With more than two thirds of the villages resettled and livelihood development activities well underway, the project is on track to meet its target of starting operations in December 2009.

Dam construction, planned over a four-year period, is more than 50 percent complete, while the livelihood development activities and other social and environmental programmes have a longer timeline, spanning eight to 10 years.

“It's important to keep in mind that while dam construction and social and environmental activities are increasingly better synchronised, the timeline of these is different, and the livelihood and other social and environmental programmes are set to continue well beyond the completion of dam construction,” explained the Deputy Director for the Environmental and Social Division at the company, Mr Olivier Salignat.

Nam Theun 2 is a 1,070 megawatt US$1.25 billion hydropower project. Revenues, set to begin flowing in 2010, are estimated to reach US$2 billion over the 25-year concession period.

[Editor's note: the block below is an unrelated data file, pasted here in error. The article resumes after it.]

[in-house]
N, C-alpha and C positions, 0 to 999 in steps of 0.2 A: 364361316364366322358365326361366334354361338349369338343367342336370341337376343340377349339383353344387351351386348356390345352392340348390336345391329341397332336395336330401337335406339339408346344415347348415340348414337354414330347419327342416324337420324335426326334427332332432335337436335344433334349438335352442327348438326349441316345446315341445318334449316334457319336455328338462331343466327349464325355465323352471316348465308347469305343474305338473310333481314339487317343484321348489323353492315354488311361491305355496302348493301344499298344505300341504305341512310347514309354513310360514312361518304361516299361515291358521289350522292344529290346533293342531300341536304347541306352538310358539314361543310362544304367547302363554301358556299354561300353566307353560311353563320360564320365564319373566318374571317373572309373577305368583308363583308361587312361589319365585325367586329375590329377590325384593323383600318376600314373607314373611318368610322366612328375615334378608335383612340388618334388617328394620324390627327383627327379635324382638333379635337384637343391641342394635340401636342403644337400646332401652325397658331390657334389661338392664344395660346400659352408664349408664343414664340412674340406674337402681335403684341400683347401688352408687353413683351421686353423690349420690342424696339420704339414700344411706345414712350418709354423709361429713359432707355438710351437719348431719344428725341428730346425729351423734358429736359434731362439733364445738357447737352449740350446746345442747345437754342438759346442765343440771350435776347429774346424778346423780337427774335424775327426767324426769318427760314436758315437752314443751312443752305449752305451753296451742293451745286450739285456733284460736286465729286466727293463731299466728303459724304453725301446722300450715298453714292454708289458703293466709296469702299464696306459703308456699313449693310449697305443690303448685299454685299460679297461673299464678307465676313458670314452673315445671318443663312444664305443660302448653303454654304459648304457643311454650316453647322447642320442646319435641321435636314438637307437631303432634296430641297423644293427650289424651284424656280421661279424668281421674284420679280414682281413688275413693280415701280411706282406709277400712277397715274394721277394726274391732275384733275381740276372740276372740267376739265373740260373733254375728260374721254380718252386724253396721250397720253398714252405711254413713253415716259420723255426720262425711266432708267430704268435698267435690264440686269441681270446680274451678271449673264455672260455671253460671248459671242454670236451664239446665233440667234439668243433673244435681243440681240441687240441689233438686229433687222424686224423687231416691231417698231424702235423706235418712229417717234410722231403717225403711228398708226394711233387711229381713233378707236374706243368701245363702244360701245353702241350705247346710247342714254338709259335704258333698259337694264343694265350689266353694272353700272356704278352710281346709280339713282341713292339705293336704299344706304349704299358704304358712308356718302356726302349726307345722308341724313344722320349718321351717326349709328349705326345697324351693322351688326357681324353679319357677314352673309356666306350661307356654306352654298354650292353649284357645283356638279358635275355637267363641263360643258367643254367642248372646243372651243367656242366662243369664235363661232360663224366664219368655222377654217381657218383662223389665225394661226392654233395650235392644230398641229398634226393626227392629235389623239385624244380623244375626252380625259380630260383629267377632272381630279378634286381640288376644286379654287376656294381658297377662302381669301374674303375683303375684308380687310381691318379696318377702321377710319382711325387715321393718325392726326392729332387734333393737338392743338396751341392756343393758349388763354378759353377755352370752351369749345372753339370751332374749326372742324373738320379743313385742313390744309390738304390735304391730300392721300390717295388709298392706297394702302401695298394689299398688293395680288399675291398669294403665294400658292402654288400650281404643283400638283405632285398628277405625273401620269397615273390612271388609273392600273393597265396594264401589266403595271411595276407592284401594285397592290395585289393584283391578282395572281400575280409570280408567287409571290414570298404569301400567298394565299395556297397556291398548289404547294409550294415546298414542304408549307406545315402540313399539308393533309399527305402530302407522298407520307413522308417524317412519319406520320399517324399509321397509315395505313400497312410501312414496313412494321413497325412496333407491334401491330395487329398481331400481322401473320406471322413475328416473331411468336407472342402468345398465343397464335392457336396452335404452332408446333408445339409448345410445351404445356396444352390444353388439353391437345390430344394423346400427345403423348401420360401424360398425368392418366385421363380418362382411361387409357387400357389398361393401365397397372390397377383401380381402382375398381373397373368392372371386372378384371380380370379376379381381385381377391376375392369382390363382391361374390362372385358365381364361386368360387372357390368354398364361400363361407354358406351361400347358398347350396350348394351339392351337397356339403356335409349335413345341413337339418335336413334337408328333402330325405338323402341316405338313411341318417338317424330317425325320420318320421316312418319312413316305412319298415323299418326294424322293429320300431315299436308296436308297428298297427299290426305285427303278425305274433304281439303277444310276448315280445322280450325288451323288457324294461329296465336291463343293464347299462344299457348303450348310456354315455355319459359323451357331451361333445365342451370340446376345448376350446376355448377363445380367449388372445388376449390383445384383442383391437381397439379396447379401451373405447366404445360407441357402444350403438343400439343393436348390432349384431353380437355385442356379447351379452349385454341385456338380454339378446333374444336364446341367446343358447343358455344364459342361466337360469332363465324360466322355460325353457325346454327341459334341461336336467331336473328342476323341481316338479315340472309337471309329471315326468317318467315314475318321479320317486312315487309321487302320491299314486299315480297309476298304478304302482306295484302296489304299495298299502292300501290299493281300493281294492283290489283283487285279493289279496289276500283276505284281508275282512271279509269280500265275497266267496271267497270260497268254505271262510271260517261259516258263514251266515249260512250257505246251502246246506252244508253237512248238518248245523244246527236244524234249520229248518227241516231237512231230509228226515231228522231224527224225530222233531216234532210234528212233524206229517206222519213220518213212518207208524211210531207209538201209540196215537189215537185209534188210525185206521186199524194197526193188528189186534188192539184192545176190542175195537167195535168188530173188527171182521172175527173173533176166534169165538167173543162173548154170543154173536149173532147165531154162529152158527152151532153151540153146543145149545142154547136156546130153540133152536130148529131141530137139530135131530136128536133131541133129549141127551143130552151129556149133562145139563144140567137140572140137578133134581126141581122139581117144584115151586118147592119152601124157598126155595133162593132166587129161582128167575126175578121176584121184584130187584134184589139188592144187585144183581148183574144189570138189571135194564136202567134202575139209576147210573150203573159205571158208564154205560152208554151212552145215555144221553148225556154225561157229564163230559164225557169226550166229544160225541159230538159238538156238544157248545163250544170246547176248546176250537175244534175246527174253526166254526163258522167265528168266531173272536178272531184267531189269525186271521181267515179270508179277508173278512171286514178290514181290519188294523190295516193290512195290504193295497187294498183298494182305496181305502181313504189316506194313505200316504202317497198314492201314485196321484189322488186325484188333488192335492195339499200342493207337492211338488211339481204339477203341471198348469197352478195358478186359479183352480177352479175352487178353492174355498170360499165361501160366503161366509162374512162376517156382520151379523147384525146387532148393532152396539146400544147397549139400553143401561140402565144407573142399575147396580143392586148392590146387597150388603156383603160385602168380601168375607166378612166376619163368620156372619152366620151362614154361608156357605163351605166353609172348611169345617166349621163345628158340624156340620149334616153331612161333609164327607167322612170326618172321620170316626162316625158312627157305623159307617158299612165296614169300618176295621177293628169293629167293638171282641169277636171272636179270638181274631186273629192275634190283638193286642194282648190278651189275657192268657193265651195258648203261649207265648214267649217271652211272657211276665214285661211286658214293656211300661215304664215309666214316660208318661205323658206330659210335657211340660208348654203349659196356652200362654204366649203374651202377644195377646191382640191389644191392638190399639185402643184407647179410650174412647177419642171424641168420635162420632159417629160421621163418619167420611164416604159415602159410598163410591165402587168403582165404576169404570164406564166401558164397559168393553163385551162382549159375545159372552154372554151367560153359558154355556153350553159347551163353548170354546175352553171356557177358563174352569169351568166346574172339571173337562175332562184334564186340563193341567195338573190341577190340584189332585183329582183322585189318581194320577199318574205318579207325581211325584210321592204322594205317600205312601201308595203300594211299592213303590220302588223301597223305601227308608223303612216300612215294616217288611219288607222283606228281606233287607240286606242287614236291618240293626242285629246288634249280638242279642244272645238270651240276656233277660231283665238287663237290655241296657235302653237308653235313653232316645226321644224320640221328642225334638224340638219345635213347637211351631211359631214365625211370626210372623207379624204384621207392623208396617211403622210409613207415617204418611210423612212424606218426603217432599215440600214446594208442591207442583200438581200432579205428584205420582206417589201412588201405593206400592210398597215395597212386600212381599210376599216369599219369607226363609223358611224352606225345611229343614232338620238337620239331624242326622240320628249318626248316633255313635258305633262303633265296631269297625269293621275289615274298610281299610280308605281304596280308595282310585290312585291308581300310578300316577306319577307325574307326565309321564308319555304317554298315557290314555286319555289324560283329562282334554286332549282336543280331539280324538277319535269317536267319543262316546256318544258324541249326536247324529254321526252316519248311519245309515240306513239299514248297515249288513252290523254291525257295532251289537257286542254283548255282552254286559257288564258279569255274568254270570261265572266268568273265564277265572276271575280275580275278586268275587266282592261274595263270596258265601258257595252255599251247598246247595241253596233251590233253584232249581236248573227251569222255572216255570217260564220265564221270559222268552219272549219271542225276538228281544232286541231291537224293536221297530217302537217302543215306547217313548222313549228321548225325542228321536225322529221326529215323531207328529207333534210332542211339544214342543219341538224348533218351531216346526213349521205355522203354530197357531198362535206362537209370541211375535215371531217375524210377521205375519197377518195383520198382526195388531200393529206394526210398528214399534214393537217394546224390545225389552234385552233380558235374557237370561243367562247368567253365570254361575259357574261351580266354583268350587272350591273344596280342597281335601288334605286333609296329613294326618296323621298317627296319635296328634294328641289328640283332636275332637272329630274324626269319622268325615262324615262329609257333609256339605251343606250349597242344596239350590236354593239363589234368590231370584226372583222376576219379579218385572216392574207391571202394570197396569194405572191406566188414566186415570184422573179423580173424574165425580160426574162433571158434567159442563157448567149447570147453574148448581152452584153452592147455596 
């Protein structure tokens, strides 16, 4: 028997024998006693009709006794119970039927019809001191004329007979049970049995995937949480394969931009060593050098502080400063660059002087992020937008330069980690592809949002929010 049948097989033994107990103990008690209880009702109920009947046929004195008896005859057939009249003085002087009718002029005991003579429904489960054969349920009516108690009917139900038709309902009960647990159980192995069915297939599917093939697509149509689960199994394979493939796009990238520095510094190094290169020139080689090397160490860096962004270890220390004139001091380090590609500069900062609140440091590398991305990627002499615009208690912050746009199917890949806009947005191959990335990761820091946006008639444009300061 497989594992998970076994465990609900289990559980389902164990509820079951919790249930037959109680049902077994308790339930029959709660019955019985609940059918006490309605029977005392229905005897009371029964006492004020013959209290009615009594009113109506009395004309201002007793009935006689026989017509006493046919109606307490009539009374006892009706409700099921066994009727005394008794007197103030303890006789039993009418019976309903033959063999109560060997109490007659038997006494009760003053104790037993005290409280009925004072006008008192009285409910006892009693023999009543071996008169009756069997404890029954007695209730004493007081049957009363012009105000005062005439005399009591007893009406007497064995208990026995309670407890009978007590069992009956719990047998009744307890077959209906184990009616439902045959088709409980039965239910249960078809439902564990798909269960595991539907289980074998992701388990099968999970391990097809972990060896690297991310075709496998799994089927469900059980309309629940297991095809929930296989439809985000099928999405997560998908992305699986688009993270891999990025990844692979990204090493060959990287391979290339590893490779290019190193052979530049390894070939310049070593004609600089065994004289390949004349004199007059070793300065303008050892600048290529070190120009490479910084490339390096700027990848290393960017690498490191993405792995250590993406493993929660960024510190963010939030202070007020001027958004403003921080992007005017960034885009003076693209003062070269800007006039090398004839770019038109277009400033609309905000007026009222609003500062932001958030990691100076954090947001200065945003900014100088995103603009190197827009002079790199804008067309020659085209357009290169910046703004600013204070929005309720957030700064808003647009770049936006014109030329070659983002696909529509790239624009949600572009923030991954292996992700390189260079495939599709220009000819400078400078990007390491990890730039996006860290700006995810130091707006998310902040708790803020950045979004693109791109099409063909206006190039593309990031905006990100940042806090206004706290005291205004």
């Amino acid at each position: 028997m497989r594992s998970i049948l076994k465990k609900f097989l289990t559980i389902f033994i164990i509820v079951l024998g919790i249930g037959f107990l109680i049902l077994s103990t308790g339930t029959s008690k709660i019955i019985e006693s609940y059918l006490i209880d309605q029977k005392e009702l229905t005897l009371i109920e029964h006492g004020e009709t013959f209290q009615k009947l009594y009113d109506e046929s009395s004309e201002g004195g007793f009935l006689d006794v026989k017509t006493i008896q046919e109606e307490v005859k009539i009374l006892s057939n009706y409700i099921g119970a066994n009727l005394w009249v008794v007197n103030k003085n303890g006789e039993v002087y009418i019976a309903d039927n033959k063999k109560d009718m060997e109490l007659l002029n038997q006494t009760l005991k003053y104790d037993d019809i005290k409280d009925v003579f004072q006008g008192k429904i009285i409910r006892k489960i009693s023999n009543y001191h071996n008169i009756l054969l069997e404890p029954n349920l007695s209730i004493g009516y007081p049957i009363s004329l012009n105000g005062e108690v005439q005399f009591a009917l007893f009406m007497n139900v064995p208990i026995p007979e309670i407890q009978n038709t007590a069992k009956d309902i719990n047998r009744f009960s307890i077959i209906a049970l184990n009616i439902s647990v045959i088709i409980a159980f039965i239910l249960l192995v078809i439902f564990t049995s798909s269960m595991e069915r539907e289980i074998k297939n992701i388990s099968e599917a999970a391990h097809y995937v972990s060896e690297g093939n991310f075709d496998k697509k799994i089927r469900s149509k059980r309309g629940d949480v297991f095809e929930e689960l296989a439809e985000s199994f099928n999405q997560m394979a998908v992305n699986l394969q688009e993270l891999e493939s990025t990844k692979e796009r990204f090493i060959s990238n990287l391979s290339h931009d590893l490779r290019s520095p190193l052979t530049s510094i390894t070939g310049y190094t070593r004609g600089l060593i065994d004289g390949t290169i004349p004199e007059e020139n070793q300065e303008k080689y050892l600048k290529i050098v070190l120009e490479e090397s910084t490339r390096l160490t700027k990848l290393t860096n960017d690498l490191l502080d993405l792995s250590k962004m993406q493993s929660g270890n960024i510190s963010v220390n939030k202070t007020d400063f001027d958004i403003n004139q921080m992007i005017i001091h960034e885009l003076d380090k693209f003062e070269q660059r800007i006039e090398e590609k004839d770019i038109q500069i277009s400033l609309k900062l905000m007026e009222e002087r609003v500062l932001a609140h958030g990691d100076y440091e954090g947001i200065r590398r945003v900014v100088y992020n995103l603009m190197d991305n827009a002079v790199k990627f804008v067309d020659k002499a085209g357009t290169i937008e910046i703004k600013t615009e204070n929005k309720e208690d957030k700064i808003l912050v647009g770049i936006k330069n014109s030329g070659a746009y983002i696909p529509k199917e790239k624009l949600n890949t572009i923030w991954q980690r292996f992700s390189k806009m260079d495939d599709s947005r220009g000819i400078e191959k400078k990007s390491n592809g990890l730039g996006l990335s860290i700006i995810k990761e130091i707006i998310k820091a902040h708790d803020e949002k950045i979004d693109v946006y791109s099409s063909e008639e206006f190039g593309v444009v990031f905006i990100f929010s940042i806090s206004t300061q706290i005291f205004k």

The project will greatly contribute to the government's poverty alleviation efforts and will benefit the 6,200 people who are being resettled and are beginning to take advantage of improved infrastructure, livelihoods and access to social services.

The project is also in the process of developing sustainable livelihoods for 70,000 people in areas downstream of the project, as well as providing employment opportunities for more than 6,500 local people.

The Nam Theun 2 project is the largest cross-border hydroelectric project to be built in Laos for selling electricity to Thailand . This hydropower proje ct is one of the 10 largest hydropower projects in the Asean region, said the General Manager of Lao Holding State Enterprise, Dr Somboune Manolom.

Electricite de France owns 35 percent of the shares, 25 percent are owned by Electricite du Laos, 25 percent by the Electricity Generating Public Company Limited of Thailand and 15 percent by the Italian-Thai Development Public Company Limited of Thailand .

By Vientiane Times
(Latest update July 2, 2007)

1 comment:

Phanomsinh said...

Yesterday I got mail from a student in Australia. He asked me about Nam Theun 2. For the first time I wondered from who he knew me?
He sent the second e-mail that he searched for Nam Theun 2 and found this site together with my e-mail address.